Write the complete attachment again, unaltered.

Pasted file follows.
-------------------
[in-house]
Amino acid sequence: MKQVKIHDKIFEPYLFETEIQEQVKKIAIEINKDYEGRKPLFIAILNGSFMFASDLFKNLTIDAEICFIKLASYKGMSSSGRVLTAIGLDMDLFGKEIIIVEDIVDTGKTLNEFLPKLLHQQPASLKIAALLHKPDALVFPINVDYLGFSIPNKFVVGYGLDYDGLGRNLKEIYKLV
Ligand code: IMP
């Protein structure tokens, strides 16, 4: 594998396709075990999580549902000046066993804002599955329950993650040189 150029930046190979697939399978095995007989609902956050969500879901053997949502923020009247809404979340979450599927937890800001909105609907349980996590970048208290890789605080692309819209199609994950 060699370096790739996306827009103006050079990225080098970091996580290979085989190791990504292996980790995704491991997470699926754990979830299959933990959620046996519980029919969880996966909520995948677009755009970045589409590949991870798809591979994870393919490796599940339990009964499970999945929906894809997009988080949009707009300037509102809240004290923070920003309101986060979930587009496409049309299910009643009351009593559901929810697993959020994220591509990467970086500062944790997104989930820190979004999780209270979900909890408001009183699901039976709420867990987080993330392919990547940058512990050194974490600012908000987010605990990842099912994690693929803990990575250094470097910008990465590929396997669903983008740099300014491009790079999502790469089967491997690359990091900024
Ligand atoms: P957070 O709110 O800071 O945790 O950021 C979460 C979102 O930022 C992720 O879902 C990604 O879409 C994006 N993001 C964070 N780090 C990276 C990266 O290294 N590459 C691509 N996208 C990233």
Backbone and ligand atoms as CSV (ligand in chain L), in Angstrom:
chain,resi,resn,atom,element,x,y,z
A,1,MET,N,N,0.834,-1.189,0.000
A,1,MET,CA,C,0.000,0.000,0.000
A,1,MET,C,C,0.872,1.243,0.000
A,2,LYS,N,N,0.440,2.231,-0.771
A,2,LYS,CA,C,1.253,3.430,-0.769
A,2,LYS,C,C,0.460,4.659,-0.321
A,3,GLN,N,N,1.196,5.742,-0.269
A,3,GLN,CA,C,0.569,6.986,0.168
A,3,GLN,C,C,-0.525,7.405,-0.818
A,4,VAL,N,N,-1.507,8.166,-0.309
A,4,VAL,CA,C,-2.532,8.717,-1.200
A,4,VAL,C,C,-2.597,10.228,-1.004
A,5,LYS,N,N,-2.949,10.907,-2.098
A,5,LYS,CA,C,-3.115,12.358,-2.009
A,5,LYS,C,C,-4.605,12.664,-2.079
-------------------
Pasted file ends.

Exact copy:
[in-house]
Amino acid sequence: MKQVKIHDKIFEPYLFETEIQEQVKKIAIEINKDYEGRKPLFIAILNGSFMFASDLFKNLTIDAEICFIKLASYKGMSSSGRVLTAIGLDMDLFGKEIIIVEDIVDTGKTLNEFLPKLLHQQPASLKIAALLHKPDALVFPINVDYLGFSIPNKFVVGYGLDYDGLGRNLKEIYKLV
Ligand code: IMP
């Protein structure tokens, strides 16, 4: 594998396709075990999580549902000046066993804002599955329950993650040189 150029930046190979697939399978095995007989609902956050969500879901053997949502923020009247809404979340979450599927937890800001909105609907349980996590970048208290890789605080692309819209199609994950 060699370096790739996306827009103006050079990225080098970091996580290979085989190791990504292996980790995704491991997470699926754990979830299959933990959620046996519980029919969880996966909520995948677009755009970045589409590949991870798809591979994870393919490796599940339990009964499970999945929906894809997009988080949009707009300037509102809240004290923070920003309101986060979930587009496409049309299910009643009351009593559901929810697993959020994220591509990467970086500062944790997104989930820190979004999780209270979900909890408001009183699901039976709420867990987080993330392919990547940058512990050194974490600012908000987010605990990842099912994690693929803990990575250094470097910008990465590929396997669903983008740099300014491009790079999502790469089967491997690359990091900024
Ligand atoms: P957070 O709110 O800071 O945790 O950021 C979460 C979102 O930022 C992720 O879902 C990604 O879409 C994006 N993001 C964070 N780090 C990276 C990266 O290294 N590459 C691509 N996208 C990233």
Backbone and ligand atoms as CSV (ligand in chain L), in Angstrom:
chain,resi,resn,atom,element,x,y,z
A,1,MET,N,N,0.834,-1.189,0.000
A,1,MET,CA,C,0.000,0.000,0.000
A,1,MET,C,C,0.872,1.243,0.000
A,2,LYS,N,N,0.440,2.231,-0.771
A,2,LYS,CA,C,1.253,3.430,-0.769
A,2,LYS,C,C,0.460,4.659,-0.321
A,3,GLN,N,N,1.196,5.742,-0.269
A,3,GLN,CA,C,0.569,6.986,0.168
A,3,GLN,C,C,-0.525,7.405,-0.818
A,4,VAL,N,N,-1.507,8.166,-0.309
A,4,VAL,CA,C,-2.532,8.717,-1.200
A,4,VAL,C,C,-2.597,10.228,-1.004
A,5,LYS,N,N,-2.949,10.907,-2.098
A,5,LYS,CA,C,-3.115,12.358,-2.009
A,5,LYS,C,C,-4.605,12.664,-2.079